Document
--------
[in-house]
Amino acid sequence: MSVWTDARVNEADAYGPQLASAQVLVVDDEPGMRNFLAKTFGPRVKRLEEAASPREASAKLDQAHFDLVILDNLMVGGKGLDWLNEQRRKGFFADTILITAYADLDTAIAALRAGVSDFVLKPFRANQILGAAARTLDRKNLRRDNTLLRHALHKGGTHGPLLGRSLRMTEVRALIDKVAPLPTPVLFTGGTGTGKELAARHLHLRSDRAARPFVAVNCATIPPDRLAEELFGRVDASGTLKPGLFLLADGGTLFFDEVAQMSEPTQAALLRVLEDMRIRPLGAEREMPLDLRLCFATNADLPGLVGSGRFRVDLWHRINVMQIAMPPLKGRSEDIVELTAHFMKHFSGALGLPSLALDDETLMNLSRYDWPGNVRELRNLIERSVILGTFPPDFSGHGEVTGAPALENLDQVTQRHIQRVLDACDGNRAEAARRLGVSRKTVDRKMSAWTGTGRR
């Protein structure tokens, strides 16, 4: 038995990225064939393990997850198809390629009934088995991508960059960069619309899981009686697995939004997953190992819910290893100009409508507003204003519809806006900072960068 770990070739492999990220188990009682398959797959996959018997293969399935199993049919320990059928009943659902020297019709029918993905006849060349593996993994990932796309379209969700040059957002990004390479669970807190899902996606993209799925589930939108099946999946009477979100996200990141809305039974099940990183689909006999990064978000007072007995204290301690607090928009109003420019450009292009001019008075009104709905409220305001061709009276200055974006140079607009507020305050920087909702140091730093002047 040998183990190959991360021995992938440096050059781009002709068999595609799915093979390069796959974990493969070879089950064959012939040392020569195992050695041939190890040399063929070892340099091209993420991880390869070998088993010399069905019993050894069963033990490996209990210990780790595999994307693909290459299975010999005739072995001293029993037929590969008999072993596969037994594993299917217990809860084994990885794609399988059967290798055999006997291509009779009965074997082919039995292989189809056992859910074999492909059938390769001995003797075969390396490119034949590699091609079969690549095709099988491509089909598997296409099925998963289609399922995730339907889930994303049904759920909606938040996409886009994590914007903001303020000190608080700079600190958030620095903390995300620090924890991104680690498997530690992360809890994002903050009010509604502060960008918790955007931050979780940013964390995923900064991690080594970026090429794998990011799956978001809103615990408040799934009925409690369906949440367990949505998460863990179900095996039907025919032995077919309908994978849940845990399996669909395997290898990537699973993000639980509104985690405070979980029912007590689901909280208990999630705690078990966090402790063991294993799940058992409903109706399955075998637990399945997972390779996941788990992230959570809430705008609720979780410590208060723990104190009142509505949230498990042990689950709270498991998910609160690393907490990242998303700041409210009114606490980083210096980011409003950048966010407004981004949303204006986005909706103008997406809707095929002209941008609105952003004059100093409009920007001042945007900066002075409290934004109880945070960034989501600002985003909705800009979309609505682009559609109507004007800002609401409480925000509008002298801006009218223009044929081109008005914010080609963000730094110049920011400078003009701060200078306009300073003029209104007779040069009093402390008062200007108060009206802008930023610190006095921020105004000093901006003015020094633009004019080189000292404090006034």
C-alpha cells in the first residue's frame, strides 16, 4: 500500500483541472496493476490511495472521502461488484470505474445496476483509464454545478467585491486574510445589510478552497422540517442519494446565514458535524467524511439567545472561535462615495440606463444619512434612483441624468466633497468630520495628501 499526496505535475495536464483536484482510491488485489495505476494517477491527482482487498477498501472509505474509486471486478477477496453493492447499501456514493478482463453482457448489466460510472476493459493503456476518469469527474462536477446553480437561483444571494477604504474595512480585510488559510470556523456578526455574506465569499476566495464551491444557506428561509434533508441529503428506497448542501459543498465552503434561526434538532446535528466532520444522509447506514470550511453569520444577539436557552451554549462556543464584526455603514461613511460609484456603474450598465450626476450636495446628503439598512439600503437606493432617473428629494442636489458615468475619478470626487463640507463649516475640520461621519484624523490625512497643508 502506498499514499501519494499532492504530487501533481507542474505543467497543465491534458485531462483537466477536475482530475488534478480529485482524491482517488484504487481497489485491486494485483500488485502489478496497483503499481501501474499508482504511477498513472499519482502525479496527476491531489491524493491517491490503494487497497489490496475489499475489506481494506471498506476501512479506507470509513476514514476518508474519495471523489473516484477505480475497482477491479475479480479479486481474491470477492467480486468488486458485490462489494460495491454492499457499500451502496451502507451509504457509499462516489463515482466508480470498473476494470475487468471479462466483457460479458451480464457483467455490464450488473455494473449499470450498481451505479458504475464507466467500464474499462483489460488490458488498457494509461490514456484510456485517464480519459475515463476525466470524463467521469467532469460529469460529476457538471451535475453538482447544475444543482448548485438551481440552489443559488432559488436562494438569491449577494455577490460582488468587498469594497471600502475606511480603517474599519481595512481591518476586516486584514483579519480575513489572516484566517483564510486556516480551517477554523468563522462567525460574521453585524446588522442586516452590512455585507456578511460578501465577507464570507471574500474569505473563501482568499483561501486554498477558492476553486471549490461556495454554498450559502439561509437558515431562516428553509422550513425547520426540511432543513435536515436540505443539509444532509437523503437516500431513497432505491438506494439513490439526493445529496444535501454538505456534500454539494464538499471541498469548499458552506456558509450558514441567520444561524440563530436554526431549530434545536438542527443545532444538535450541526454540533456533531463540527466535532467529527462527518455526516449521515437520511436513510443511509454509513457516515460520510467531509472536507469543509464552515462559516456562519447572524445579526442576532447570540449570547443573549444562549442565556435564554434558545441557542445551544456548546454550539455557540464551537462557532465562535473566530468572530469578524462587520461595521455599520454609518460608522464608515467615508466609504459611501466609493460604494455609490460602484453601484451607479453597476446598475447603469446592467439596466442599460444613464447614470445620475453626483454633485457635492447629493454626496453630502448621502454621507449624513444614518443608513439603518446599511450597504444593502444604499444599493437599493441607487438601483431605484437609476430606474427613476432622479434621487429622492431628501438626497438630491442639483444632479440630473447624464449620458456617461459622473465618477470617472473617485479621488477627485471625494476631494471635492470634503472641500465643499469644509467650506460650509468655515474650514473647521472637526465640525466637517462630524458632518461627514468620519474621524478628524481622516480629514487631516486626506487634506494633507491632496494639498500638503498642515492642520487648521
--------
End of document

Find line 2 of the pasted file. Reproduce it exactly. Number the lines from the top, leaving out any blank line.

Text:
Amino acid sequence: MSVWTDARVNEADAYGPQLASAQVLVVDDEPGMRNFLAKTFGPRVKRLEEAASPREASAKLDQAHFDLVILDNLMVGGKGLDWLNEQRRKGFFADTILITAYADLDTAIAALRAGVSDFVLKPFRANQILGAAARTLDRKNLRRDNTLLRHALHKGGTHGPLLGRSLRMTEVRALIDKVAPLPTPVLFTGGTGTGKELAARHLHLRSDRAARPFVAVNCATIPPDRLAEELFGRVDASGTLKPGLFLLADGGTLFFDEVAQMSEPTQAALLRVLEDMRIRPLGAEREMPLDLRLCFATNADLPGLVGSGRFRVDLWHRINVMQIAMPPLKGRSEDIVELTAHFMKHFSGALGLPSLALDDETLMNLSRYDWPGNVRELRNLIERSVILGTFPPDFSGHGEVTGAPALENLDQVTQRHIQRVLDACDGNRAEAARRLGVSRKTVDRKMSAWTGTGRR